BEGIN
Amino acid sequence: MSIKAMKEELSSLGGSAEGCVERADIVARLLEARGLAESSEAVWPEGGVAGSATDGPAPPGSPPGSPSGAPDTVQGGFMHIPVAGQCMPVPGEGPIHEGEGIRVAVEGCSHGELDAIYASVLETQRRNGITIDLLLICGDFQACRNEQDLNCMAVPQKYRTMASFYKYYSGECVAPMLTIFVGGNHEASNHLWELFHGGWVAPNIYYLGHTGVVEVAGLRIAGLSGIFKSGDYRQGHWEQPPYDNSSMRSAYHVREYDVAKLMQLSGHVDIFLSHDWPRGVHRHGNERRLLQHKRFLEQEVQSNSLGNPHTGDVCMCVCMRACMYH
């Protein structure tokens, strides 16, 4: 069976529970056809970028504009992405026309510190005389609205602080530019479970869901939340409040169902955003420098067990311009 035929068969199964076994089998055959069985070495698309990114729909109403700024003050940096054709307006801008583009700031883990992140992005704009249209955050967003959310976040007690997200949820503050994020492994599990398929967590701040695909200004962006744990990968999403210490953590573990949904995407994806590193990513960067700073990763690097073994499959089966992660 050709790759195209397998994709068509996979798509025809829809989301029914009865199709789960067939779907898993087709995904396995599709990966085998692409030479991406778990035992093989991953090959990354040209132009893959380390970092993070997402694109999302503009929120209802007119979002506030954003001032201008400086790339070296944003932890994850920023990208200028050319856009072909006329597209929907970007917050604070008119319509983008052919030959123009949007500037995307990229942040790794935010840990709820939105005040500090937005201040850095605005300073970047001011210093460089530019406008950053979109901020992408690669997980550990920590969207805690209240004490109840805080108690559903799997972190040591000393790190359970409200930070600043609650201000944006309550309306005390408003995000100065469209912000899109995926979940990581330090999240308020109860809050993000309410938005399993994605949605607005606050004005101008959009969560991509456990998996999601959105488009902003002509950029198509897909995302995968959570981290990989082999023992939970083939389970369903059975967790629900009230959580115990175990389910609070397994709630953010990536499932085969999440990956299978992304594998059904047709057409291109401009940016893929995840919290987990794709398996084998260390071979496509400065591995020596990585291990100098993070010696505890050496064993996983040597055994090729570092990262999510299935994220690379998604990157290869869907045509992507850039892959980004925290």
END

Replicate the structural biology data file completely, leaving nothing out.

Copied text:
Amino acid sequence: MSIKAMKEELSSLGGSAEGCVERADIVARLLEARGLAESSEAVWPEGGVAGSATDGPAPPGSPPGSPSGAPDTVQGGFMHIPVAGQCMPVPGEGPIHEGEGIRVAVEGCSHGELDAIYASVLETQRRNGITIDLLLICGDFQACRNEQDLNCMAVPQKYRTMASFYKYYSGECVAPMLTIFVGGNHEASNHLWELFHGGWVAPNIYYLGHTGVVEVAGLRIAGLSGIFKSGDYRQGHWEQPPYDNSSMRSAYHVREYDVAKLMQLSGHVDIFLSHDWPRGVHRHGNERRLLQHKRFLEQEVQSNSLGNPHTGDVCMCVCMRACMYH
């Protein structure tokens, strides 16, 4: 069976529970056809970028504009992405026309510190005389609205602080530019479970869901939340409040169902955003420098067990311009 035929068969199964076994089998055959069985070495698309990114729909109403700024003050940096054709307006801008583009700031883990992140992005704009249209955050967003959310976040007690997200949820503050994020492994599990398929967590701040695909200004962006744990990968999403210490953590573990949904995407994806590193990513960067700073990763690097073994499959089966992660 050709790759195209397998994709068509996979798509025809829809989301029914009865199709789960067939779907898993087709995904396995599709990966085998692409030479991406778990035992093989991953090959990354040209132009893959380390970092993070997402694109999302503009929120209802007119979002506030954003001032201008400086790339070296944003932890994850920023990208200028050319856009072909006329597209929907970007917050604070008119319509983008052919030959123009949007500037995307990229942040790794935010840990709820939105005040500090937005201040850095605005300073970047001011210093460089530019406008950053979109901020992408690669997980550990920590969207805690209240004490109840805080108690559903799997972190040591000393790190359970409200930070600043609650201000944006309550309306005390408003995000100065469209912000899109995926979940990581330090999240308020109860809050993000309410938005399993994605949605607005606050004005101008959009969560991509456990998996999601959105488009902003002509950029198509897909995302995968959570981290990989082999023992939970083939389970369903059975967790629900009230959580115990175990389910609070397994709630953010990536499932085969999440990956299978992304594998059904047709057409291109401009940016893929995840919290987990794709398996084998260390071979496509400065591995020596990585291990100098993070010696505890050496064993996983040597055994090729570092990262999510299935994220690379998604990157290869869907045509992507850039892959980004925290």